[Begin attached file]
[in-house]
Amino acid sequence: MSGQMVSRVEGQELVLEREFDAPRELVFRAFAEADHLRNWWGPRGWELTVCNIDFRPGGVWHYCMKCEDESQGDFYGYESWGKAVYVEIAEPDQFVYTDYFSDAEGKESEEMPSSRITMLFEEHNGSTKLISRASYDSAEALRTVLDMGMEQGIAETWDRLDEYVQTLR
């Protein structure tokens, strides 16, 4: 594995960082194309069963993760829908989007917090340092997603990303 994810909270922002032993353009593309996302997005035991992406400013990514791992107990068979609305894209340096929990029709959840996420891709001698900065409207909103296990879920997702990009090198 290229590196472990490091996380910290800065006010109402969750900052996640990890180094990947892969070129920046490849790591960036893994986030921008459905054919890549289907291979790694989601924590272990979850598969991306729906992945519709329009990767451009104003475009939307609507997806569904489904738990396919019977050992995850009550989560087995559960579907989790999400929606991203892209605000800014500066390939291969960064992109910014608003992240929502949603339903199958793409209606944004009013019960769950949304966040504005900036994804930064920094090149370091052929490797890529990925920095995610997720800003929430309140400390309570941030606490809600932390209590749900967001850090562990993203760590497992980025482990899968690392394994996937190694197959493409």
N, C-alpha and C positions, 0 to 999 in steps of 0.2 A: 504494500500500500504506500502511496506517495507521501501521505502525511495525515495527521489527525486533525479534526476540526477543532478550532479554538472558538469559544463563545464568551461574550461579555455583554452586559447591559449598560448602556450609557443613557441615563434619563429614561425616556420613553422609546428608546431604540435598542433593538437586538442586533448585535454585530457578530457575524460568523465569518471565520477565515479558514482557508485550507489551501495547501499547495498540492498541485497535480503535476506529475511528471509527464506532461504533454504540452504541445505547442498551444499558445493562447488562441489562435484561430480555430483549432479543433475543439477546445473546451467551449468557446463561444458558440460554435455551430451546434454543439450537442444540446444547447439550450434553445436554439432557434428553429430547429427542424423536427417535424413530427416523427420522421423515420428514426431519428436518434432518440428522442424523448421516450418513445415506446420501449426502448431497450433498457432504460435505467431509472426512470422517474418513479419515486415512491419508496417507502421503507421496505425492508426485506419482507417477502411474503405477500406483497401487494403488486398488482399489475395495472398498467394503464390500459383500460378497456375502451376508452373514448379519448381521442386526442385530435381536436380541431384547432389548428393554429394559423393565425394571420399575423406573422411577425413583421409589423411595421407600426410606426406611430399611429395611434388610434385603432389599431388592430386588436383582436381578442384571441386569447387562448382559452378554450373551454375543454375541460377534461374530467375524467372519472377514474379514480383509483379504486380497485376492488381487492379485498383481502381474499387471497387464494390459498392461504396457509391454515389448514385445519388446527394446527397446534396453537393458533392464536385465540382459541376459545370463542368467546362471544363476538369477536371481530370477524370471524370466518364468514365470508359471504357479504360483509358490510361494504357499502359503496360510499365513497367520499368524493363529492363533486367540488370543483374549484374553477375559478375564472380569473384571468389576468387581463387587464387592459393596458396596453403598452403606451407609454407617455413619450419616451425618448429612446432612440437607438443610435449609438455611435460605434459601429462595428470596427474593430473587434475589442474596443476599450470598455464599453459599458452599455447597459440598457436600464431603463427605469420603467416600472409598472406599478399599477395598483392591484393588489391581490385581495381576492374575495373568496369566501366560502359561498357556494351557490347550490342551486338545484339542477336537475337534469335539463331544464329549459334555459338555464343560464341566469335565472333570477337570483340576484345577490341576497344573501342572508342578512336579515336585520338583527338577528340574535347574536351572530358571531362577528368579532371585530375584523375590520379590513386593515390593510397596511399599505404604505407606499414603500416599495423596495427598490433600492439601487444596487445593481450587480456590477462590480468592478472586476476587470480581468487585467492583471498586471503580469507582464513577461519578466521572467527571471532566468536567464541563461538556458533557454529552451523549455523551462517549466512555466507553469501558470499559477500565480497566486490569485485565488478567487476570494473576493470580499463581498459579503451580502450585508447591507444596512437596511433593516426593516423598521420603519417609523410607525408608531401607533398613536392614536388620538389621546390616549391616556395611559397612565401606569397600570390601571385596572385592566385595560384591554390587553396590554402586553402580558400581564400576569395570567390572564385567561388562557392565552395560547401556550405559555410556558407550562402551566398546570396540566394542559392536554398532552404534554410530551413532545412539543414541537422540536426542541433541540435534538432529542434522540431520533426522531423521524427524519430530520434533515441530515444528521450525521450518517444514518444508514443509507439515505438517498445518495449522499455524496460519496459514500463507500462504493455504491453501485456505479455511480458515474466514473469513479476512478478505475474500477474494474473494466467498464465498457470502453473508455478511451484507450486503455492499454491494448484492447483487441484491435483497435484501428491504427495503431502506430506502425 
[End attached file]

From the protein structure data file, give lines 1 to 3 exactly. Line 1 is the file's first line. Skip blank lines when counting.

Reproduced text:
[in-house]
Amino acid sequence: MSGQMVSRVEGQELVLEREFDAPRELVFRAFAEADHLRNWWGPRGWELTVCNIDFRPGGVWHYCMKCEDESQGDFYGYESWGKAVYVEIAEPDQFVYTDYFSDAEGKESEEMPSSRITMLFEEHNGSTKLISRASYDSAEALRTVLDMGMEQGIAETWDRLDEYVQTLR
């Protein structure tokens, strides 16, 4: 594995960082194309069963993760829908989007917090340092997603990303 994810909270922002032993353009593309996302997005035991992406400013990514791992107990068979609305894209340096929990029709959840996420891709001698900065409207909103296990879920997702990009090198 290229590196472990490091996380910290800065006010109402969750900052996640990890180094990947892969070129920046490849790591960036893994986030921008459905054919890549289907291979790694989601924590272990979850598969991306729906992945519709329009990767451009104003475009939307609507997806569904489904738990396919019977050992995850009550989560087995559960579907989790999400929606991203892209605000800014500066390939291969960064992109910014608003992240929502949603339903199958793409209606944004009013019960769950949304966040504005900036994804930064920094090149370091052929490797890529990925920095995610997720800003929430309140400390309570941030606490809600932390209590749900967001850090562990993203760590497992980025482990899968690392394994996937190694197959493409």